Parker said former art Professor Melesio “Mel” Casas, Chicano artist, activist and writer, had a big impact on him through his large-scale work of acrylics on canvas. 

He was drawn to Casas’ incorporation of both pop imagery and Chicano slang in his work.

“It’s like saying, ‘Here’s someone who is academically a professor, and at the same time, he’s using language in his paintings,’” Parker said.

“I was drawn to the idea that he was incorporating street vernacular into high art by way of American pop iconography.”

Parker said former art Professor Mark Pritchett taught him the concept of discipline and the weight of responsibility in art.

“Mark Pritchett was, like, super scary,” Parker said. “He was teaching a bunch of young punks how to be responsible for what they make. He made you serious about what you did.”

Parker said Pritchett taught him the language of art and how to defend and improve his art through Pritchett’s critique process.

“It was kind of ‘art by fear’ for very young, aspiring artists,” Parker said. “Now I’d give him a run for his money, but then I was young.”

Parker said the faculty and staff in the fine arts department more than prepared him to transfer to the University of Texas at Austin. He went on to earn a Master of Fine Arts in 1998 at State University of New York at Purchase. 

He entered the university able to make large-scale paintings and speak intelligently about his work. 

“Honestly, it changed my life in so many ways that I have a tremendous amount of gratitude for everyone there,” Parker said of his experience at this college.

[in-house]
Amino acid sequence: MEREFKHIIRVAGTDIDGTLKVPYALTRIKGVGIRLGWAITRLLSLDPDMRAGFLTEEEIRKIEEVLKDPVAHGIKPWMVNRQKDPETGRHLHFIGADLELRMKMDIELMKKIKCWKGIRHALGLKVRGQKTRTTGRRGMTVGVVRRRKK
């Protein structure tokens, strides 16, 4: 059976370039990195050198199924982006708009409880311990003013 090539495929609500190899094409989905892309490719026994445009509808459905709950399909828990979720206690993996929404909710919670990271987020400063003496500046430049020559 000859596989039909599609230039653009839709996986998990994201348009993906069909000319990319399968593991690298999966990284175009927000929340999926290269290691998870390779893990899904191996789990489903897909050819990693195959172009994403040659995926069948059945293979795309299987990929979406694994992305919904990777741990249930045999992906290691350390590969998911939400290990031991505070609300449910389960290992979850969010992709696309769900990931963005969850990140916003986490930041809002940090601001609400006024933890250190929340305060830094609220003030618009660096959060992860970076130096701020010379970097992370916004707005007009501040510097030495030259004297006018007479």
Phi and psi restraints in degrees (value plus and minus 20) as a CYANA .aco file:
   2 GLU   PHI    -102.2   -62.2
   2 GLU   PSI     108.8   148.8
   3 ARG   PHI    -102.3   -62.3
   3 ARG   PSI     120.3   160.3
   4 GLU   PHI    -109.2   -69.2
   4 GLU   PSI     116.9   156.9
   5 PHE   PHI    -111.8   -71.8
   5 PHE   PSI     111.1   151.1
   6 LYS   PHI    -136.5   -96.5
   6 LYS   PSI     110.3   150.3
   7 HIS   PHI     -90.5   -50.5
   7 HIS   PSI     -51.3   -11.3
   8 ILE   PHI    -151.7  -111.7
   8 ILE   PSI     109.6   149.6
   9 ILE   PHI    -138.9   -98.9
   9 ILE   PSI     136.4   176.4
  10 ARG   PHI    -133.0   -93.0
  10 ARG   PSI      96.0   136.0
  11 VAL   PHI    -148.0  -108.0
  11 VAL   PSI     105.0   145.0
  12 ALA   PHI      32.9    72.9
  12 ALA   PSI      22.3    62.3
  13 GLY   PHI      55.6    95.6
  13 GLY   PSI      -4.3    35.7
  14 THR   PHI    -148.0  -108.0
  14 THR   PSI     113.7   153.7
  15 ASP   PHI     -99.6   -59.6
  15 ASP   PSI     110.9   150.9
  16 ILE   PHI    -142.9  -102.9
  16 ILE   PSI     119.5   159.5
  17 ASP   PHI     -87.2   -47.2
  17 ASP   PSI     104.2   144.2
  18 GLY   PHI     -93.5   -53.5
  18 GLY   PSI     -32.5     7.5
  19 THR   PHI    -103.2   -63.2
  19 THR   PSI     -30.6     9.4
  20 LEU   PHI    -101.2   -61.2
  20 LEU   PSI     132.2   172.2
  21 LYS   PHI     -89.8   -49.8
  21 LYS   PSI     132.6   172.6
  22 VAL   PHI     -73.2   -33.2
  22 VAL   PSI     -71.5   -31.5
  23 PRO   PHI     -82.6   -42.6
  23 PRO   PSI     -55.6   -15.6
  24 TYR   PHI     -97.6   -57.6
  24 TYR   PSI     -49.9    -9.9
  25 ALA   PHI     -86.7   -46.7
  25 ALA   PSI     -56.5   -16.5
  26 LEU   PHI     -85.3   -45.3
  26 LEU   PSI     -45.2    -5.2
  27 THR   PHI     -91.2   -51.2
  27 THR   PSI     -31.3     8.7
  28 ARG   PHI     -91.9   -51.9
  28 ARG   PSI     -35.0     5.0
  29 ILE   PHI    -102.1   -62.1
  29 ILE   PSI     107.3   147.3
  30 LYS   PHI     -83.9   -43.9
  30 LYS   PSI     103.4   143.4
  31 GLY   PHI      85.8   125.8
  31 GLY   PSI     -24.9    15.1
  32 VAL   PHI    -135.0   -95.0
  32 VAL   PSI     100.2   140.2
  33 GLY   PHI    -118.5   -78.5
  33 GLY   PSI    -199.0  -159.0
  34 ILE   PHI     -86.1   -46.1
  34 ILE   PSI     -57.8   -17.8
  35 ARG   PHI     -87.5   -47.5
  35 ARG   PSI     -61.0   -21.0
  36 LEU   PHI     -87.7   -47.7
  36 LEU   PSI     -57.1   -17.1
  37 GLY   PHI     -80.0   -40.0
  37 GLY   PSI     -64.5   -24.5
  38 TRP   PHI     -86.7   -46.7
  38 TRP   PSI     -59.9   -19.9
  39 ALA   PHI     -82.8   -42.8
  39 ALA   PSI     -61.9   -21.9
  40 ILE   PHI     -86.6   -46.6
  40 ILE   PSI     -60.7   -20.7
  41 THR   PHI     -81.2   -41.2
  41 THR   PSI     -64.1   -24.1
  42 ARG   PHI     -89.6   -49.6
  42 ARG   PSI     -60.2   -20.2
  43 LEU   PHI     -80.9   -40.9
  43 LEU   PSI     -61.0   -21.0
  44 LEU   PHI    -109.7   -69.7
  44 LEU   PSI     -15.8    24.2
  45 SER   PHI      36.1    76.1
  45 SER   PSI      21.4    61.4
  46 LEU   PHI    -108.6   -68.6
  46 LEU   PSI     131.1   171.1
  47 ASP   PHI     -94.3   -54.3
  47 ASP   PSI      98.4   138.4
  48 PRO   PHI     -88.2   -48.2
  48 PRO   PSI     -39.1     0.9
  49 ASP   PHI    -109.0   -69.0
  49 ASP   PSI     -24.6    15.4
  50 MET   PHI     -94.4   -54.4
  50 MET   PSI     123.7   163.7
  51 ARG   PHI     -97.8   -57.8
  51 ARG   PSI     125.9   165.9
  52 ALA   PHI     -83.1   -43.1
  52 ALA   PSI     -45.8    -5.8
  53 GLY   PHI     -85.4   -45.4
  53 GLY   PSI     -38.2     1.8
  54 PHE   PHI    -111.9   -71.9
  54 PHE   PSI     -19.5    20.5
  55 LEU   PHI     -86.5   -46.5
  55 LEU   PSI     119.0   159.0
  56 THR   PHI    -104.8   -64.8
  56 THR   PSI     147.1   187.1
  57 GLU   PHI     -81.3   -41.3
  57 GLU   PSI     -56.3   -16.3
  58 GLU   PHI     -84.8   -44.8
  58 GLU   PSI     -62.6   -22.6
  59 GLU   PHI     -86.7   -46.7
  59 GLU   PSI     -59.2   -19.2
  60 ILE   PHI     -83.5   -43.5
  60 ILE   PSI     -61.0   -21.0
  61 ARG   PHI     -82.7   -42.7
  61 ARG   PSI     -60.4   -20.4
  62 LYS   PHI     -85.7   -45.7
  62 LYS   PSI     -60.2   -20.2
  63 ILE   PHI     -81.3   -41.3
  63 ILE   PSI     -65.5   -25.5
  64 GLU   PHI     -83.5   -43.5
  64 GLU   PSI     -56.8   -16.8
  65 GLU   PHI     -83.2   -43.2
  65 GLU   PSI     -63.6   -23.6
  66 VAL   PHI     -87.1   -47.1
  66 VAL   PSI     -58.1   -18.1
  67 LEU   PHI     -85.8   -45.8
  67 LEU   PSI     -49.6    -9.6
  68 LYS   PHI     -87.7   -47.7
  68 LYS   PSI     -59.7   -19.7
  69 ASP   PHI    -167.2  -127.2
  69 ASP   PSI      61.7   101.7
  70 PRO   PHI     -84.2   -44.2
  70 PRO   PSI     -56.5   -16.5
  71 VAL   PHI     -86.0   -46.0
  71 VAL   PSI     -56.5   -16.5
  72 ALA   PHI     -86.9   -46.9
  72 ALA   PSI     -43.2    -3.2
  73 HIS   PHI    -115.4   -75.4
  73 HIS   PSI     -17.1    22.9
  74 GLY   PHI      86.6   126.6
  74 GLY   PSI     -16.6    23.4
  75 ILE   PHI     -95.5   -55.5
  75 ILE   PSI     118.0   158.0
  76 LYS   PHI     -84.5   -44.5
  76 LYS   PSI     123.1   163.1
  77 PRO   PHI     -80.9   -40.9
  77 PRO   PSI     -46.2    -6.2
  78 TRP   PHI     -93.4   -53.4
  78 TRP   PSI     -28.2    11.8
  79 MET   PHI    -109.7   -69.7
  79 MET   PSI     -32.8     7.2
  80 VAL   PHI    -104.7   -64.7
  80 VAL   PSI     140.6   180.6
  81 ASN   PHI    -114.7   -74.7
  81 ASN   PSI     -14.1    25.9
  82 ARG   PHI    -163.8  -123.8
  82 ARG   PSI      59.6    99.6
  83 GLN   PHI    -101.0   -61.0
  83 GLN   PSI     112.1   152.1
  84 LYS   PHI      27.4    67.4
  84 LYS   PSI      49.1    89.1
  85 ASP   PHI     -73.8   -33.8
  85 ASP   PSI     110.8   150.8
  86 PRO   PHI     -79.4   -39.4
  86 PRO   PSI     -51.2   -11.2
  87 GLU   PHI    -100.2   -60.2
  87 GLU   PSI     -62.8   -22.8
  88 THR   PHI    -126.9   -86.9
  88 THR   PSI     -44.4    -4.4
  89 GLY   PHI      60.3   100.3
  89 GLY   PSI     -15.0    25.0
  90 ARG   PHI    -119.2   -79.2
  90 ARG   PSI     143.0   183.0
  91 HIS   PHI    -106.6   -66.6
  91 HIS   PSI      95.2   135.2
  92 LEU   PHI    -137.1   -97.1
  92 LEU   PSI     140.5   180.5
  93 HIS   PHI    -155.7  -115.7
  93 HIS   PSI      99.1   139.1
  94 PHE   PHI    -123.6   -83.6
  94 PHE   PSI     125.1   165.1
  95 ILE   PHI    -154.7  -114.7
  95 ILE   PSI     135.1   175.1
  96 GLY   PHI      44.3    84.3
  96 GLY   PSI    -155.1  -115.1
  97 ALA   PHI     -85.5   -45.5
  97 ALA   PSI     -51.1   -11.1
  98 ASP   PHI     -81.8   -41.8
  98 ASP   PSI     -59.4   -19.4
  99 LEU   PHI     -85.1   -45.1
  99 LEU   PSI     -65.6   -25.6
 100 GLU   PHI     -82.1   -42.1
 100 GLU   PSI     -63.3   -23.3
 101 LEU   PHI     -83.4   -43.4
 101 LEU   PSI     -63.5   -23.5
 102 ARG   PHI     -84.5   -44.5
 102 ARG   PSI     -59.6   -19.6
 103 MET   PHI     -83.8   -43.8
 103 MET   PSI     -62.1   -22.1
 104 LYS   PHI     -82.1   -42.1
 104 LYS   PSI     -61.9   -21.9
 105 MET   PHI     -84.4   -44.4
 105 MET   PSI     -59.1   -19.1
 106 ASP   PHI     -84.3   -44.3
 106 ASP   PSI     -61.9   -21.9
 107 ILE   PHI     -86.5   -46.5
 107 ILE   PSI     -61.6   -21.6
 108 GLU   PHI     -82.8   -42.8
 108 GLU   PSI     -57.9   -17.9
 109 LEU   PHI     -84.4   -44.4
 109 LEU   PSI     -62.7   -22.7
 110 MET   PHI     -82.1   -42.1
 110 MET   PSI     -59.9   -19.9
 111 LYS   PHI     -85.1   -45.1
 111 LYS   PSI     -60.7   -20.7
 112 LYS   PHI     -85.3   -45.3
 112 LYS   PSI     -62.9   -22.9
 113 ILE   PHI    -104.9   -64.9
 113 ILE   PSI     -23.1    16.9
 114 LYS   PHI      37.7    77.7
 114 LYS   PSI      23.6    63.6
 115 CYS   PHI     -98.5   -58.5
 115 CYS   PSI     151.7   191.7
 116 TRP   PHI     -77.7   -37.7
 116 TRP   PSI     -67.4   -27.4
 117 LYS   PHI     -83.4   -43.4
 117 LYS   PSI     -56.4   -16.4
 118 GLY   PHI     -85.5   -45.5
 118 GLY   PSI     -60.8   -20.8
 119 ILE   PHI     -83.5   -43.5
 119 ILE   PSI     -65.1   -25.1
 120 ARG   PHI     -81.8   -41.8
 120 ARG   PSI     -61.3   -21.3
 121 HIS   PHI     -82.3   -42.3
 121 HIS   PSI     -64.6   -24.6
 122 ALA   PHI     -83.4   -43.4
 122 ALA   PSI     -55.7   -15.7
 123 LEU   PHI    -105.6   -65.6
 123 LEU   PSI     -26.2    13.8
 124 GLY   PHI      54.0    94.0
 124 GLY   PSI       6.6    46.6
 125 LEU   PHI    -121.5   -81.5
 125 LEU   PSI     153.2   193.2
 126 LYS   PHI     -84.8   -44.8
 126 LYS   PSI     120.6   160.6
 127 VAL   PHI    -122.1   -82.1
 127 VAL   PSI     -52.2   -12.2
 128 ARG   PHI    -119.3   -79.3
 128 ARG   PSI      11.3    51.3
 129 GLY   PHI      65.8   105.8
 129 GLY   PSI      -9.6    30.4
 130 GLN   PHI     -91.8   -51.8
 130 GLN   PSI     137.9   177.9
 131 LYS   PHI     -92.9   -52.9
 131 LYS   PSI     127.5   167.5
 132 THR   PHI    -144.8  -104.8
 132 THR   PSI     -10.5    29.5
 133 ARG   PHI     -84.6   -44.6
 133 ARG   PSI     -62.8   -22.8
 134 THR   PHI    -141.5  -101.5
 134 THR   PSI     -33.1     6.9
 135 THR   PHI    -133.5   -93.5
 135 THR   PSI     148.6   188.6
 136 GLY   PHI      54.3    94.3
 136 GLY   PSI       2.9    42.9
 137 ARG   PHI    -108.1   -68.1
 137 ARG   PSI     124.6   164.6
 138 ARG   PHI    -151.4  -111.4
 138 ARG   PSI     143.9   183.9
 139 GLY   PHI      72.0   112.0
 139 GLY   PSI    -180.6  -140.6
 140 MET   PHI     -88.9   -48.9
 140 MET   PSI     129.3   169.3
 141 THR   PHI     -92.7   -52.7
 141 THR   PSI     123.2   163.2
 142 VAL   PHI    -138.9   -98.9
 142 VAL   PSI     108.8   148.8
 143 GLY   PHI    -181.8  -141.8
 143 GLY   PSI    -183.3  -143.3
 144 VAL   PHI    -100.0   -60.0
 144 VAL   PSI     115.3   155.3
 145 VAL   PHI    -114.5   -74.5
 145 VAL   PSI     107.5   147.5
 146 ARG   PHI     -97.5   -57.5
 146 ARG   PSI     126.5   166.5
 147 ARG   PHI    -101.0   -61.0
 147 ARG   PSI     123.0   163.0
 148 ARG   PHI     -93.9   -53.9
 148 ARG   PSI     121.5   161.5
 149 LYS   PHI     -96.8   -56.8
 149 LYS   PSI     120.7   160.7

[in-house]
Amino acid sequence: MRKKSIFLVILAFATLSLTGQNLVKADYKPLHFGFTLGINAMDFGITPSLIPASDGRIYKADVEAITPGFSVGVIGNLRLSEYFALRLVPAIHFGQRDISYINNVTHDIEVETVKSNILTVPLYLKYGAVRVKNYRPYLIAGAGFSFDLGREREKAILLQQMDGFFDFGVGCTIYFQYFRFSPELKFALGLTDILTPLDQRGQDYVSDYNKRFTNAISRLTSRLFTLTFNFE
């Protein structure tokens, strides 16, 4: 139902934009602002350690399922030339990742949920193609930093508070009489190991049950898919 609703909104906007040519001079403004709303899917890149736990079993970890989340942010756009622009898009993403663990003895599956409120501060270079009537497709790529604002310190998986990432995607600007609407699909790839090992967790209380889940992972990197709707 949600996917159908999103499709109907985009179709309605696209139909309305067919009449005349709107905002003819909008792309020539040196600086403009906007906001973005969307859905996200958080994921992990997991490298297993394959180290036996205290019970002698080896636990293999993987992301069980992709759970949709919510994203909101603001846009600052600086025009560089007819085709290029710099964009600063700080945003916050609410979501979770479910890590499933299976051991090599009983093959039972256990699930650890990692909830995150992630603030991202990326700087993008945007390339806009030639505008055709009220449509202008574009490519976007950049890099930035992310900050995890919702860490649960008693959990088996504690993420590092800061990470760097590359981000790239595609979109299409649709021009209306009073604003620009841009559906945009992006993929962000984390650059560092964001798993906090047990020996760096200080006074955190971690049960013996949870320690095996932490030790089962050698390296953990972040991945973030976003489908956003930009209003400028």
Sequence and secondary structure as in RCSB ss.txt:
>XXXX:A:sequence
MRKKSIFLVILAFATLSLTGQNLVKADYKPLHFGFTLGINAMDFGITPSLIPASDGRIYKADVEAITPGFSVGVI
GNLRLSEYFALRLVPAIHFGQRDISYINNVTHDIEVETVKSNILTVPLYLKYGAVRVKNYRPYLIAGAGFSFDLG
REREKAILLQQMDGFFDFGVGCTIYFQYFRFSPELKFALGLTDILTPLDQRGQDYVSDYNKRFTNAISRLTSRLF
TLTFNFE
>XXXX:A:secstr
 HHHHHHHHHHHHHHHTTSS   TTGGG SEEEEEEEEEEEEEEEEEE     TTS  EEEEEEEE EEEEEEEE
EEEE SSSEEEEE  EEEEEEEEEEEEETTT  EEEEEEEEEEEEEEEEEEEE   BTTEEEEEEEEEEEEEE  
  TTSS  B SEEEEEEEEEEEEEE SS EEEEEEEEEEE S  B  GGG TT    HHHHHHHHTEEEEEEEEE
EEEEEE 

“The quality of education you got at that time for the money and the attention you got was amazing.”

Parker moved to The Bronx, New York City, in 1996, and then to Brooklyn.

He moved with $200 to his name and his firstborn baby daughter. He said that was the place to be as an artist, so he went. 

He met and married his wife, Brooke, in Brooklyn and now has three daughters. Today, he lives 900 feet from his studio in Brooklyn.

He said he is always working to improve his skill and incorporate new imagery and use of color in his work.

“It’s like extreme sport without the injury,” Parker said. “You just keep pushing yourself.”

Parker said his distinct and colorful style is not produced from a particular inspiration but rather as a reaction to living.

“Inspiration comes from just so many different things,” Parker said.

“It’s kind of just being a human being right here and right now, in this place, in this time, and reacting to it, but not intentionally,” 

Art Professor Debra Schafter invited Parker to speak at this college.

“He’s had an incredible career. It’s just incredible,” Schafter said. 

She said Parker has an impressive average of five exhibitions a year and has had more than 35 solo shows since 2000. 

Parker’s artwork is exhibited around the world in museums in the U.S., United Kingdom, Europe, Japan and Scandinavia.

“It’s heavy times,” Parker said. “It calls for good art.”

Schafter said students and faculty in the department are excited for Parker’s return.

“He’s legendary in the department,” Schafter said.